Like just about everything else in the Centennial State, Colorado has transformed fall foliage from a sedentary activity into active outdoor adventure. Snatch a bird’s-eye-view of the colors from hot-air balloons in Boulder or a zipline near Durango. Breckenridge offers autumn ATC tours and Grand Junction a 25-mile public bike ride that winds through the area’s vineyards and fruit orchards. Another cool way to catch the colors are llama pack trips in Rocky Mountain National Park.
Quaint traditions like roadside pumpkin wagons and charming villages marks a tour of Ohio's Amish Country. Meanwhile, Michigan’s secluded Upper Peninsula, surrounded by three different Great Lakes, is still one of the wildest parts of the Lower 48. With more than 7 million acres of forest, the U.P. is a natural when it comes to fall colors.
Timing is the key ingredient in plotting your autumn road trip, but it’s far from being an exact science. The annual turning of the leaves is triggered by a combination of day length and temperature. The ideal conditions for color change are warm, sunny days followed by cool nights, with overnight temperatures between 32 and 45 degrees Fahrenheit. Snow, rain, cloud cover and below-freezing temperatures actually decrease the color intensity. But scientists still don’t understand the entire process, which remains one of nature’s most compelling mysteries.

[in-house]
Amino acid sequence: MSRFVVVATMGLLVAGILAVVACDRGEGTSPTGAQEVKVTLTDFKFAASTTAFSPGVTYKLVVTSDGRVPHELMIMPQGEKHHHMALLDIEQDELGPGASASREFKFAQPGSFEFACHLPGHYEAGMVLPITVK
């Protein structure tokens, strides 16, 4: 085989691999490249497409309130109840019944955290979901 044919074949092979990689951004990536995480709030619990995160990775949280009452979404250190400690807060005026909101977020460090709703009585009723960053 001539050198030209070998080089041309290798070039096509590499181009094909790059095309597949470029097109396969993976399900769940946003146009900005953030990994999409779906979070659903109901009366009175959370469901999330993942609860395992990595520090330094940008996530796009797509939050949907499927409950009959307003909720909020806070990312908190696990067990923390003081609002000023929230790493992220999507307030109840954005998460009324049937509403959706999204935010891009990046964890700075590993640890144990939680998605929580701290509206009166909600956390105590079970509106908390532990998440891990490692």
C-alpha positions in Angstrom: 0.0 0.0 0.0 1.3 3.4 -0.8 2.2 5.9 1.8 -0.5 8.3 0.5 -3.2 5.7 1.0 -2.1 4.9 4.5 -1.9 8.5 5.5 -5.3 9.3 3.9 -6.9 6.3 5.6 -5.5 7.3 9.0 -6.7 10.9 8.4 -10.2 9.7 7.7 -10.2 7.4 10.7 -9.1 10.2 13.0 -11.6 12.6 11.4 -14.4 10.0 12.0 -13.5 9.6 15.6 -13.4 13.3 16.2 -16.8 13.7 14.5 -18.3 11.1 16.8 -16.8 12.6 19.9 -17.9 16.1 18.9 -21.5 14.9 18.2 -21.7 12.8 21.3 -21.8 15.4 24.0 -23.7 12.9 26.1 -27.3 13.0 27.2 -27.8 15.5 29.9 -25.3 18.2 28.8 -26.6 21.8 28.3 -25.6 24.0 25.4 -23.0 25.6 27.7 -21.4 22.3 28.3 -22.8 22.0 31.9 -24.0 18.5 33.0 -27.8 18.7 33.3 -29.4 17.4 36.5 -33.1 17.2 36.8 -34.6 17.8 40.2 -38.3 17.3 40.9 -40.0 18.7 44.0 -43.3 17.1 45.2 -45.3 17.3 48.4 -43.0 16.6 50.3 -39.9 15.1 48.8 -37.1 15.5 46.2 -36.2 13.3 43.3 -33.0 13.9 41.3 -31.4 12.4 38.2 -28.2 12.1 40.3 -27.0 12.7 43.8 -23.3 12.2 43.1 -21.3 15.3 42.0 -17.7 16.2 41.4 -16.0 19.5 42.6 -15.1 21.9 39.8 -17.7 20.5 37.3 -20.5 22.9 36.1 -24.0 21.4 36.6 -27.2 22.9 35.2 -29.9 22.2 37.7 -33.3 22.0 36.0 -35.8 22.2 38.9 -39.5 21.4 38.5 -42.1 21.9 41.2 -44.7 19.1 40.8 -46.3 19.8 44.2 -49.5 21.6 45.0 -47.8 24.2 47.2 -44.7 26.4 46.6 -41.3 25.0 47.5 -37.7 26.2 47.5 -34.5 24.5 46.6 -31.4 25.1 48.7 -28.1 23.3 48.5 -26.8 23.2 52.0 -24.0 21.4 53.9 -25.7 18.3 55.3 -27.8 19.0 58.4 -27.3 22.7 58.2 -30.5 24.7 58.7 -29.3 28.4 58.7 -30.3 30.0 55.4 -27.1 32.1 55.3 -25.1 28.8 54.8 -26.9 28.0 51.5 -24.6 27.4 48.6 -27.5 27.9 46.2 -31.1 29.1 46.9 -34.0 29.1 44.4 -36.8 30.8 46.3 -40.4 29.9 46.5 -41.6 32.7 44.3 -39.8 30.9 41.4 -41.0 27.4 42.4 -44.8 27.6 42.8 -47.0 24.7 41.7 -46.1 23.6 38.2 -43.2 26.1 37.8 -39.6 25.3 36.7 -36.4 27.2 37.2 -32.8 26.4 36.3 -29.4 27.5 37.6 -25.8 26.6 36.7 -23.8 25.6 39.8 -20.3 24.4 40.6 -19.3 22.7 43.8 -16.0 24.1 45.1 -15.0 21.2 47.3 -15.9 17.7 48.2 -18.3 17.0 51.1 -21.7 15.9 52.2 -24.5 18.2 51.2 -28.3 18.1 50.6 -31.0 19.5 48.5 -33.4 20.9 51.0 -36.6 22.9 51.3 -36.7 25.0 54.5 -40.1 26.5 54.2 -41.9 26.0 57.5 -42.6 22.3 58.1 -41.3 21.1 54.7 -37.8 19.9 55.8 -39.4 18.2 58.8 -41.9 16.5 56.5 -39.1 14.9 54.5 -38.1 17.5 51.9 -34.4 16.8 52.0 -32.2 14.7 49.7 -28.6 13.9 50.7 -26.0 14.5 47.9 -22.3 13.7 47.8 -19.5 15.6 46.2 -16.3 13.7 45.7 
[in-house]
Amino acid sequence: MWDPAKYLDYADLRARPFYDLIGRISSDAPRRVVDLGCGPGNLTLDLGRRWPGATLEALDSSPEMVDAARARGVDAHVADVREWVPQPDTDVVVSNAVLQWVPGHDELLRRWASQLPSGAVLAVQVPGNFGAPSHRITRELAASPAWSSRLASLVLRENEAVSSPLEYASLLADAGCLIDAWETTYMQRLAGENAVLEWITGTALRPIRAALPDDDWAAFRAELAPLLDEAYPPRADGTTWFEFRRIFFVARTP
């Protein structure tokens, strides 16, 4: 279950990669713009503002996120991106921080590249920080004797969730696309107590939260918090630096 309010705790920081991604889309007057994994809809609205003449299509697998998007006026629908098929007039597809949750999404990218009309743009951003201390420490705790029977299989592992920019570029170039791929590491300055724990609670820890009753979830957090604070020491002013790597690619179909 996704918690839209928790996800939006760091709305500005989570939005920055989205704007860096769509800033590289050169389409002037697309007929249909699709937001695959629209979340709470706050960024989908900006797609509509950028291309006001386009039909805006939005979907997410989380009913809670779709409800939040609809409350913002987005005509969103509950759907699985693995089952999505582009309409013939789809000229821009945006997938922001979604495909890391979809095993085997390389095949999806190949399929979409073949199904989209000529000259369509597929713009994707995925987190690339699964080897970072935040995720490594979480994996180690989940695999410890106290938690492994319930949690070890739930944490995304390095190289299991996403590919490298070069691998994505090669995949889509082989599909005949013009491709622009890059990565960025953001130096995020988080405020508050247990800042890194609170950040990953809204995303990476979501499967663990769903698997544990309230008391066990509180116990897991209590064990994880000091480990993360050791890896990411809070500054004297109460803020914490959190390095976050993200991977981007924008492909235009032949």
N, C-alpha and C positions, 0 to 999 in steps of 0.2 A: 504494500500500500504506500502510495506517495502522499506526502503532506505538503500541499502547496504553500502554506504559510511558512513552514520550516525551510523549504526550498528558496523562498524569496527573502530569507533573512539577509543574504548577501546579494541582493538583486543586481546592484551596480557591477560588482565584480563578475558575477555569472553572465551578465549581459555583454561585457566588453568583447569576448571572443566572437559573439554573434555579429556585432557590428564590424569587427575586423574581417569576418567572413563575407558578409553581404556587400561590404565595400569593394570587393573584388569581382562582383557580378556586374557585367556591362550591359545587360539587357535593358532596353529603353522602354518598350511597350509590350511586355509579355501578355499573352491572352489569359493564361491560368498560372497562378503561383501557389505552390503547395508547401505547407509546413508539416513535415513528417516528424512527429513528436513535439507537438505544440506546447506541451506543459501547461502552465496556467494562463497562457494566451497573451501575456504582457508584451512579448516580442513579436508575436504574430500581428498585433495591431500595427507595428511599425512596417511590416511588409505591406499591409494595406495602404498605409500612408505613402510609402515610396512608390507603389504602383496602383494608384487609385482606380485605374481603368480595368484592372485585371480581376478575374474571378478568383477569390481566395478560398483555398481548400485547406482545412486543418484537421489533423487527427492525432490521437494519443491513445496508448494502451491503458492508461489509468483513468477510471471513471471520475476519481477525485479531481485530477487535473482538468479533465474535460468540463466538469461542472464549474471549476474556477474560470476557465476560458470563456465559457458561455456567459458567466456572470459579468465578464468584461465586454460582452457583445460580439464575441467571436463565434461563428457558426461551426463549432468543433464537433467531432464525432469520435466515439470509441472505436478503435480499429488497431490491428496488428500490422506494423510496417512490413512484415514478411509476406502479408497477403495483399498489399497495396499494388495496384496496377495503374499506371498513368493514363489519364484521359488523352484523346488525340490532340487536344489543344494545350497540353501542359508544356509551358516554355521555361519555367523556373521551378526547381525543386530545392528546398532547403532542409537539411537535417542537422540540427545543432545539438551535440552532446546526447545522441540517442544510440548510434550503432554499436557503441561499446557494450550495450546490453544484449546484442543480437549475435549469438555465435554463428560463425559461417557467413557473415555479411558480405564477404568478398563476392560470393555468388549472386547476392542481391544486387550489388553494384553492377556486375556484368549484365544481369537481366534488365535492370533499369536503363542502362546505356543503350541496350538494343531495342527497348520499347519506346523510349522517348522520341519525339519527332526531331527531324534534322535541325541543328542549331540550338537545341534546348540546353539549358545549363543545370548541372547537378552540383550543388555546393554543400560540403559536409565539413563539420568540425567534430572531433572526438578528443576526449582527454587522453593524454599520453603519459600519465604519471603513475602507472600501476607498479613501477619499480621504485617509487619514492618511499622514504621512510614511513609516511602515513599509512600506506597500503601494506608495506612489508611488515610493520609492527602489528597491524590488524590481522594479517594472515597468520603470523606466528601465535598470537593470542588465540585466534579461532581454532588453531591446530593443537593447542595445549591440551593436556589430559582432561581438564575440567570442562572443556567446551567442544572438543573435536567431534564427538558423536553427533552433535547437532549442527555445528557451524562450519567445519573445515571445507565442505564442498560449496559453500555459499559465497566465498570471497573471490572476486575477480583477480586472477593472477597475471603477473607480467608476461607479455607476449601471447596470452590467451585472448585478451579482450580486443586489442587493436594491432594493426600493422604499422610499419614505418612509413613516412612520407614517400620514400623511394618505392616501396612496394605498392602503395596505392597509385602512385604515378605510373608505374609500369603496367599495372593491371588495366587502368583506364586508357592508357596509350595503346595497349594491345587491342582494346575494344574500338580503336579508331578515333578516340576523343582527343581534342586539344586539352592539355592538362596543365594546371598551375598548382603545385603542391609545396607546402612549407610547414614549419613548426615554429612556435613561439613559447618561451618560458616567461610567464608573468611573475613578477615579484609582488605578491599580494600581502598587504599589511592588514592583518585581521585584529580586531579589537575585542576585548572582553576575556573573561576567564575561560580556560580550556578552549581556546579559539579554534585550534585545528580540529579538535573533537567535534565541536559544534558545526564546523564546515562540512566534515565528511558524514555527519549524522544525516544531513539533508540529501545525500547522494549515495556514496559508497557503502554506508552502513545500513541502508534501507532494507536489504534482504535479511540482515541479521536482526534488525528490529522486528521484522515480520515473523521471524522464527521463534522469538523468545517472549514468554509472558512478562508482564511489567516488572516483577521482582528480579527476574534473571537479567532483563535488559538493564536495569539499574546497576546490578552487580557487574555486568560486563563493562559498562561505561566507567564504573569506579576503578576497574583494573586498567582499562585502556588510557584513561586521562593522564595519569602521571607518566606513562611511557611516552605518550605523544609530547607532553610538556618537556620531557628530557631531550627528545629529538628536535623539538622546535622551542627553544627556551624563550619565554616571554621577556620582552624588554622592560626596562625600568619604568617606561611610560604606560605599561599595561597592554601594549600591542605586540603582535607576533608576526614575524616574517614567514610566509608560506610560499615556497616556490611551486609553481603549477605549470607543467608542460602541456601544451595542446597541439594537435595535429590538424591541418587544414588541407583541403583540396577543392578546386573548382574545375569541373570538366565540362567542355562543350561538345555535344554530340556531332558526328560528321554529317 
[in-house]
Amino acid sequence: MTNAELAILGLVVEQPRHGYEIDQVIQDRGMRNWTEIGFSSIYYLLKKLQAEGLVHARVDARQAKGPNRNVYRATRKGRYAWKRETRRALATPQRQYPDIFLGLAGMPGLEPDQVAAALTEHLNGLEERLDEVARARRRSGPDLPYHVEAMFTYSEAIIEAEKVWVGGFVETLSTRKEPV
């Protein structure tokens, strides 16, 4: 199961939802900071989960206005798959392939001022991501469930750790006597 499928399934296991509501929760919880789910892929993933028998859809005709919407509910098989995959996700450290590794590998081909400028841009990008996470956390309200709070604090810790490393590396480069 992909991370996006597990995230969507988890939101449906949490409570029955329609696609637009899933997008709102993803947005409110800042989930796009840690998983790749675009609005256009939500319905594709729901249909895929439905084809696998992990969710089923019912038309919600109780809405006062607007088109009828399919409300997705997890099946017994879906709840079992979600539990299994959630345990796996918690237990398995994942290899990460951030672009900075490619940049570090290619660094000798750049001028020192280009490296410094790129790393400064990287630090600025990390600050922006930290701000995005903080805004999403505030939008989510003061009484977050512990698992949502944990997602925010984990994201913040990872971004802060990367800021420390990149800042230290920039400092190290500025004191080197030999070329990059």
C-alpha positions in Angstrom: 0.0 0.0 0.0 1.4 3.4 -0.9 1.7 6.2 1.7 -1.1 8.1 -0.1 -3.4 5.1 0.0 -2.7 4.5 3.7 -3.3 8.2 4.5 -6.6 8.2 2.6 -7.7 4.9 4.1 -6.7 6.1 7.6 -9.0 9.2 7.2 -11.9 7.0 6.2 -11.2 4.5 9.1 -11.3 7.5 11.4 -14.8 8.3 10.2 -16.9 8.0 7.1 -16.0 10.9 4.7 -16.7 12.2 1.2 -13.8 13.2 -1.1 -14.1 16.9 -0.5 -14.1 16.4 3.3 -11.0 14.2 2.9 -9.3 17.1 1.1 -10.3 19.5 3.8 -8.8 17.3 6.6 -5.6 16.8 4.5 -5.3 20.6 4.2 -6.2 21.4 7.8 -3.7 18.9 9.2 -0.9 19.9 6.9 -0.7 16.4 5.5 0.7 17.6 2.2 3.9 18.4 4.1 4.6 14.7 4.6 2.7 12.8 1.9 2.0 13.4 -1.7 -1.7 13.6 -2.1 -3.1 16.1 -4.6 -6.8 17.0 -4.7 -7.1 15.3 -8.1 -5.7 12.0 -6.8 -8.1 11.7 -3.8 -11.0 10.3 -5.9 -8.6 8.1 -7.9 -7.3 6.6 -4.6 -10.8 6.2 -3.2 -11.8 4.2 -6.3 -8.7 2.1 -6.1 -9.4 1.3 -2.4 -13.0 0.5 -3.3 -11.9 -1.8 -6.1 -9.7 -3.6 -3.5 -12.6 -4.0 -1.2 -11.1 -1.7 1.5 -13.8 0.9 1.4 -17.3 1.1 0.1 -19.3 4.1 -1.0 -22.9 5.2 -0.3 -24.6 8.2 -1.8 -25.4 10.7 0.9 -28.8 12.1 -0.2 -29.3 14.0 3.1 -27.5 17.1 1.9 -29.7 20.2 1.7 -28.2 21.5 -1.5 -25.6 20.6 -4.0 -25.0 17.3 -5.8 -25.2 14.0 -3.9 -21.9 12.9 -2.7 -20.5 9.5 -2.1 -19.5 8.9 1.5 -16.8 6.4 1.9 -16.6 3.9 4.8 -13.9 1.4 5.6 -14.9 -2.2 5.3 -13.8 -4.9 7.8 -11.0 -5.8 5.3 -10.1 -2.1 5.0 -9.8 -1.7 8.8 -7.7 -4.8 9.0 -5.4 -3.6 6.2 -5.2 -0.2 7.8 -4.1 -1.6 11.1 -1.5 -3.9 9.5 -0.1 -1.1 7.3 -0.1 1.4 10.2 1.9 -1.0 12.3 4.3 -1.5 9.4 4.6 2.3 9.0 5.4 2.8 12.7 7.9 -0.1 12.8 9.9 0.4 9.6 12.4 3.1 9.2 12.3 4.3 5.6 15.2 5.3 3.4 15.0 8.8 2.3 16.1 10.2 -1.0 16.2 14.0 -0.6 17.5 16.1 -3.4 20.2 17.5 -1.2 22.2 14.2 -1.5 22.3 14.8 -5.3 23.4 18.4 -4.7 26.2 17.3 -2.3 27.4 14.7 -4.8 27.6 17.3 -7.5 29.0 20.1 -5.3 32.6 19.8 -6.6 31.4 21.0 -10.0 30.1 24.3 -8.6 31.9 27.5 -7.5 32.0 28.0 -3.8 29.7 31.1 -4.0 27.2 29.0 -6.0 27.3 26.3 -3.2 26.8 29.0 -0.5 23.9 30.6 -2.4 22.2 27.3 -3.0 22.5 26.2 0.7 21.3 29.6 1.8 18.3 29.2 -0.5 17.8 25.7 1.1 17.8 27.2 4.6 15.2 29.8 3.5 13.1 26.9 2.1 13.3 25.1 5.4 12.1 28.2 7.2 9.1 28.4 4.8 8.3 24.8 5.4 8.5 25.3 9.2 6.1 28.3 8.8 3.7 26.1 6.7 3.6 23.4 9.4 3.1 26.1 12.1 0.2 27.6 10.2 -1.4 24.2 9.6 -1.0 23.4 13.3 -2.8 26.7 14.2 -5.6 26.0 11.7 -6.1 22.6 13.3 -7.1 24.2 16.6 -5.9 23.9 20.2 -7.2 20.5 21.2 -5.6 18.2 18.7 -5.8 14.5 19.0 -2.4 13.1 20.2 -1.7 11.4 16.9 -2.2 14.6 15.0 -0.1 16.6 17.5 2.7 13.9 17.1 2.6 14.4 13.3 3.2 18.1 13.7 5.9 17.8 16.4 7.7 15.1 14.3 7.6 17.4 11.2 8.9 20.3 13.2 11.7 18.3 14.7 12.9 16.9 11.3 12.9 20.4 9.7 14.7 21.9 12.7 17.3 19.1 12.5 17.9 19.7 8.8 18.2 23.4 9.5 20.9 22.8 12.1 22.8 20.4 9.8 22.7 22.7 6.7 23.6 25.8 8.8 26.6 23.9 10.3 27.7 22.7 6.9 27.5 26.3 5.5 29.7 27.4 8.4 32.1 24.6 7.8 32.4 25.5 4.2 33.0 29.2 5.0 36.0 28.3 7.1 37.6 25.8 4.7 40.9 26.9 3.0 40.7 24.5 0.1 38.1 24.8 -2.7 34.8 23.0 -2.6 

Among the excellent resources available to autumn leaf aficionados is the Forest Service’s fall foliage hotline, which offers region-by-region information, including predictions of leaf colors, foliage peaks and tips for scenic drives. Another great planning tool is The Foliage Network, which collects data from an army of volunteer foliage spotters twice a week during the fall, ensuring an up-to-date and very specific report for “leaf peepers.”
Planning ahead is also crucial for those looking for accommodation along the drive, especially along the more popular leaf-viewing routes through New England. Alternatively, you can cruise autumn roads in an RV, staying overnight at color-saturated campgrounds and moving through the landscape at your own pace. More people are also exploring leafy lanes via motorcycle and bicycle, either solo or on organized tours.
Road Trip USA author Jamie Jensen offers more advice. “Get out of the car!” he urges. “Keep a lookout for ‘scenic viewpoints’ and trailheads, and soak it up with all of your senses. Smell the pines, listen to the winds and the water flowing past, feel and hear the crackling of leaves as you tread over them.”
Vehicles also help set the mood. There’s nothing like a convertible — country western tunes blasting out the open top--when driving sunny Arizona in the autumn. An eco-friendly Prius seems just right for ultra-green Oregon, a Corvette best for whipping around those curves in California’s High Sierra. And you wouldn’t want to challenge the rugged Denali Highway without a sturdy 4x4 (maybe even a GMC Denali?).
Finally, don’t neglect those grander, metaphysical sensations. As Smith puts it, “autumn is a time for reflection, or a certain nostalgia for things that are over — intimations of mortality. We see such real gloriousness in nature, and know that that gloriousness is a prelude or harbinger of winter to come.”